1941 Photos of side of USAT and photo of Pearl Harbor Hawaii

Two of the photos Walter took from the dock at Pearl Harbor on April 7, 1941 during his long boat ride to the Philippines.

As the new recruits completed their course of .30 caliber training, ominous news was sent to command at Corregidor. According to U.S. Army Major General George F. Moore, commanding officer at Ft, Mills, Corregidor, "Late in the evening of 28 November 1941 I received a message from General MacArthur in Manila to the effect that negotiations with Japan were breaking down and that I was to take such measures as I saw fit to insure the readiness of the command to meet any eventuality." (p.23)

At the same time across the ocean, as the U.S. was breaking Japanese secret codes in November, military intelligence was not heeding the numerous warnings of attack, one even from the American Ambassador in Tokyo with an earlier communication of a "surprise attack" on Pearl Harbor. American military, with short sighted overconfidence watched Japanese bombers destroy six battleships and a crowded Hickam Air Field at Pearl Harbor on December 7th. A day later, the Americans entered the war on December 8th, 1941. The Japanese plan continued to unfold, not only with attacks at Pearl Harbor, but with simultaneous attacks against Hong Kong, Malaya, and the Philippines.  

Japan’s strategy was ambitious and simple. After disabling the Americans with a surprise attack at Pearl Harbor, Japanese forces would swiftly overrun southeast Asia and then build an impenetrable defense perimeter around their exploits.  

The Japanese advance continued their sweep of the Pacific islands overwhelming three American outposts including Guam, Wake Island and the Philippines.

Just ten hours after Pearl Harbor, Japanese bombers once again struck another major air base, this time Clark field, north of the capitol city of Manilla in the Philippines. And once again, with ample warning of air raids, most of the entire fleet of American B-17s were destroyed on the ground. Bombing runs on other fields virtually destroyed American air power.

Map of Corregidor with Battery details
Detailed Japanese maps with topography from WWII accompany a basic map of Corregidor. Details from 60th Batter L soldiers have been added.

The small, tadpole-shaped island of Corregidor in Manilla Bay measured about 3.5 mi (5.6 km) long and 1.5 mi (2.4 km) across at its head. Its widest and most elevated area was known as Topside and held most of the fort's approximately 56 coastal artillery pieces and installations. Known as Fort Mills, the fortifications were originally constructed in 1904 to 1910. They were reinforced with concrete walls, floors and overhead arches furnishing a maze of bombproof shelters for the hospital, headquarters, repair shops and storerooms as well as a east-west double-track electric tramway and fresh air blowers.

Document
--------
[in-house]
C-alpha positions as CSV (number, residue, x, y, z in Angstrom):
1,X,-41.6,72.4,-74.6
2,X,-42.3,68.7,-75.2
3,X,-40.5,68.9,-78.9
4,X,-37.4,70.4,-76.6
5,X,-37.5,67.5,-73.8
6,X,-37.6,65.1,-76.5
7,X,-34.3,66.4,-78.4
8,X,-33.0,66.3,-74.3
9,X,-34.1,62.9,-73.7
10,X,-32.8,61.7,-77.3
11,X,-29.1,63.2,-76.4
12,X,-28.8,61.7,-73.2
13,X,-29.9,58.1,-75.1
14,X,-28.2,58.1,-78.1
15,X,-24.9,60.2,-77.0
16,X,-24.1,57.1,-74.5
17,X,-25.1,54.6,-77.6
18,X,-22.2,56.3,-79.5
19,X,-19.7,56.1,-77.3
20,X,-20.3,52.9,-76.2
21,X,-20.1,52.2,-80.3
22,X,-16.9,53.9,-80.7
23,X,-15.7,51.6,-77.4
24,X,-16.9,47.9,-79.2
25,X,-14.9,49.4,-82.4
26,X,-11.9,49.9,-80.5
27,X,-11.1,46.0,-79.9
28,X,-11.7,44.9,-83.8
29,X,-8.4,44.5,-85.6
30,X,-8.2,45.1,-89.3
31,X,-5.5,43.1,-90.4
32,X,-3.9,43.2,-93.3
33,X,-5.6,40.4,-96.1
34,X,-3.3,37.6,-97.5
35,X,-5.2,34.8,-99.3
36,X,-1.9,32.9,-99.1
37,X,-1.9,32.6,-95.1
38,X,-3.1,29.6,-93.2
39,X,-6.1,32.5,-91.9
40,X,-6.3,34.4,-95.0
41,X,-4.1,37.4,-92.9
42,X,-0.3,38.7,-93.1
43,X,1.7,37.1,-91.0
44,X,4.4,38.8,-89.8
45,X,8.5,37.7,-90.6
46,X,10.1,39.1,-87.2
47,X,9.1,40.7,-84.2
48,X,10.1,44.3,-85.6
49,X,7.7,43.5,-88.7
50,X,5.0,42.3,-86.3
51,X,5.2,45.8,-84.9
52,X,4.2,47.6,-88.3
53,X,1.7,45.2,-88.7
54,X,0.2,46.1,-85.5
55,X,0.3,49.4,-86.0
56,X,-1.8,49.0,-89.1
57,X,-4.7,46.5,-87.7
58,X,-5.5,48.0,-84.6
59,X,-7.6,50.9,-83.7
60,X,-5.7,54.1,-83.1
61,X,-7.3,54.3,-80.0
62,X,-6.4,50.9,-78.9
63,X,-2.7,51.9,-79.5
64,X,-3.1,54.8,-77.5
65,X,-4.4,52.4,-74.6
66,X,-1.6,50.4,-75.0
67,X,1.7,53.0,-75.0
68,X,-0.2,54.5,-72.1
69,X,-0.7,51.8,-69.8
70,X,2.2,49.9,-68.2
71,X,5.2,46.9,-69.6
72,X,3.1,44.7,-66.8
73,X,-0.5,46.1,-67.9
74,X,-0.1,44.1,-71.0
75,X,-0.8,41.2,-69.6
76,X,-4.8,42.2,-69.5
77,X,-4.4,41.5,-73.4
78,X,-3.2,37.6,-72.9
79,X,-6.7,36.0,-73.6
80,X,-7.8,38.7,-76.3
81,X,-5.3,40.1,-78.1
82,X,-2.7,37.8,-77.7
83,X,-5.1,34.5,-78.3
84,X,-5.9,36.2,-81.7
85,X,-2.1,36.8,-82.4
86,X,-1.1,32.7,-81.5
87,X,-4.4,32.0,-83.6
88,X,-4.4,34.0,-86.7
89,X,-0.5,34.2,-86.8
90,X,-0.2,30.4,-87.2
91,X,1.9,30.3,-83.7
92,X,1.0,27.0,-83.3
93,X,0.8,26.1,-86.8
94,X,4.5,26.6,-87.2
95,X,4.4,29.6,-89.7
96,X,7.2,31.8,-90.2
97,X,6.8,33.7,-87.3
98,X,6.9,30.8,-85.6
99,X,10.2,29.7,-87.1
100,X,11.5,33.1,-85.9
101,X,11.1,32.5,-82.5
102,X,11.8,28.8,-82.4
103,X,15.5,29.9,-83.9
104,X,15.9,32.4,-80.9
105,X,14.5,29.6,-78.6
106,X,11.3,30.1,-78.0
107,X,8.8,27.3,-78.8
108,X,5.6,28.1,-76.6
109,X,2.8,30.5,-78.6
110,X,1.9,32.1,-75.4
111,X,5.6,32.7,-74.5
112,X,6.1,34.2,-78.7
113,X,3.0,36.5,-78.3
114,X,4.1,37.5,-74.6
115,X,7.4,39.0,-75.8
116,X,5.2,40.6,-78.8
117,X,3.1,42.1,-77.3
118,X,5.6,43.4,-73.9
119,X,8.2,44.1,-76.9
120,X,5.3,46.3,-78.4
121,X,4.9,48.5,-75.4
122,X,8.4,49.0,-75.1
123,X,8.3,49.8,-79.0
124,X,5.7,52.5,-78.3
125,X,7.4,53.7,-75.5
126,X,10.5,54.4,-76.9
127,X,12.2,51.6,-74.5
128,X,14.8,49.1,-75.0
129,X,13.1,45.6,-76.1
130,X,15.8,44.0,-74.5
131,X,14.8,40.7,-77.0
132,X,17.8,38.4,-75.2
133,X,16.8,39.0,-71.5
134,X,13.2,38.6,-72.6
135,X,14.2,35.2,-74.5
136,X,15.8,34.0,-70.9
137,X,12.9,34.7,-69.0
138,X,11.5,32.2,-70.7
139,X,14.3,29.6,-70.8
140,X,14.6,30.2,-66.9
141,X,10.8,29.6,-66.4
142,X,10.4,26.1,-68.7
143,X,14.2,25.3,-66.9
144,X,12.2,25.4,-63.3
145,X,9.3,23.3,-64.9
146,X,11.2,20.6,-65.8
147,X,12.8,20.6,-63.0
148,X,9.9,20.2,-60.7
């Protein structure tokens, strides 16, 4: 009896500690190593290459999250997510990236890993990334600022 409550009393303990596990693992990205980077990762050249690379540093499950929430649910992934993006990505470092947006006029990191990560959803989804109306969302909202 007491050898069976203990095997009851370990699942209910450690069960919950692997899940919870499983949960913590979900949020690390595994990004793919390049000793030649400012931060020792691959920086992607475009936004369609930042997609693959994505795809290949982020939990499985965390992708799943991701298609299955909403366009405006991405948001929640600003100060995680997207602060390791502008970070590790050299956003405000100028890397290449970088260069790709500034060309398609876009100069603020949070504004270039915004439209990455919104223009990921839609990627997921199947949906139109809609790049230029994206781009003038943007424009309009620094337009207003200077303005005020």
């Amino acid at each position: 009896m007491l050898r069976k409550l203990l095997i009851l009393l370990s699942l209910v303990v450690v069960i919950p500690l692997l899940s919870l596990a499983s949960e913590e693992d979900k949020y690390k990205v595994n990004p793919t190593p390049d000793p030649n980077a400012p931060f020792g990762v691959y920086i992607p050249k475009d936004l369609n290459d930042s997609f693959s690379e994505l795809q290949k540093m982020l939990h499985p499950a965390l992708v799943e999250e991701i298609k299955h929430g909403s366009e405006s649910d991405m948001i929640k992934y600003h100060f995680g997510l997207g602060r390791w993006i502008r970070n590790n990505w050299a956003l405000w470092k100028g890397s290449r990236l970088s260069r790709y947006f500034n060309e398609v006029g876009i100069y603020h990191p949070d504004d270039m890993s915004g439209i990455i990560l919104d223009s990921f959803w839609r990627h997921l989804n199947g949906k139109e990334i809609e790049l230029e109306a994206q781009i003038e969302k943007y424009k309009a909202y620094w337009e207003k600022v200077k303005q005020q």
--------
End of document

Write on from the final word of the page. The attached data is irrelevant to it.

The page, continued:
Walter Hurelle on the dock Hawaii 1941

Just a year after the Nevada desert in 1941, Walter was off to WWII training in the Philippines. According to his letter he sent to his parents in Columbus from Honolulu, Hawaii en route to the Philippines, Walter was able to stand on the dock and take some photos of the ship, however they could not go into town because they were under quarantine.

As these antiquated facilities were being strengthened, Private First Class Walter Hurelle, in Battery "L" of the 60th Air Defense Artillery Regiment, part of USAFFE's Harbor Defenses of Manila and Subic Bays helped to prepare the defenses before the Japanese attack. On December 8th Major Moore records "For eight days all units on the fortified islands had been at battle stations, "prepared for any emergency." He also reported they "added double sea and air surveillance against surprise dawn attack" and established aid stations.

Later on that same December 8 morning, at 6:02 a.m. Major Moore received a communication from headquarters: "A state of war exists between the United States and Japan. Govern yourself accordingly." That afternoon at 1:15 the antiaircraft batteries including the 60th, were firing on three medium bombers, severely damaging one. (p.24 Philippines Nat. Arc.)

Just a couple of days later on December 10, Japanese troops, with little fear of an American Air Force resistance, began to swarm the islands converging on on the city of Manilla where they had hoped to destroy the Americans.

Meanwhile, on the island bay defenses, typed and hand written reports from declassified documents continue to describe the conflict from Fort Mills on Corregidor:

"Our first move in preparation for actual hostilities was made on November 27, 1941, when, due to reports of enemy aircraft over Luzon our alert system was strengthened and the following day we took the field." (p. 294) "The period November 28 - December 8 was spent in further improvement of positions and in preparations for "housekeeping" in the field." (p. 295 Philippines Nat. Arc.)

1941-2 Map of Bataan and Corregidor

1941-2 map of Bataan and Corregidor showing troop movements, various airfields, cities and topography. (from American Hertiage Picture History of World War II - p.166).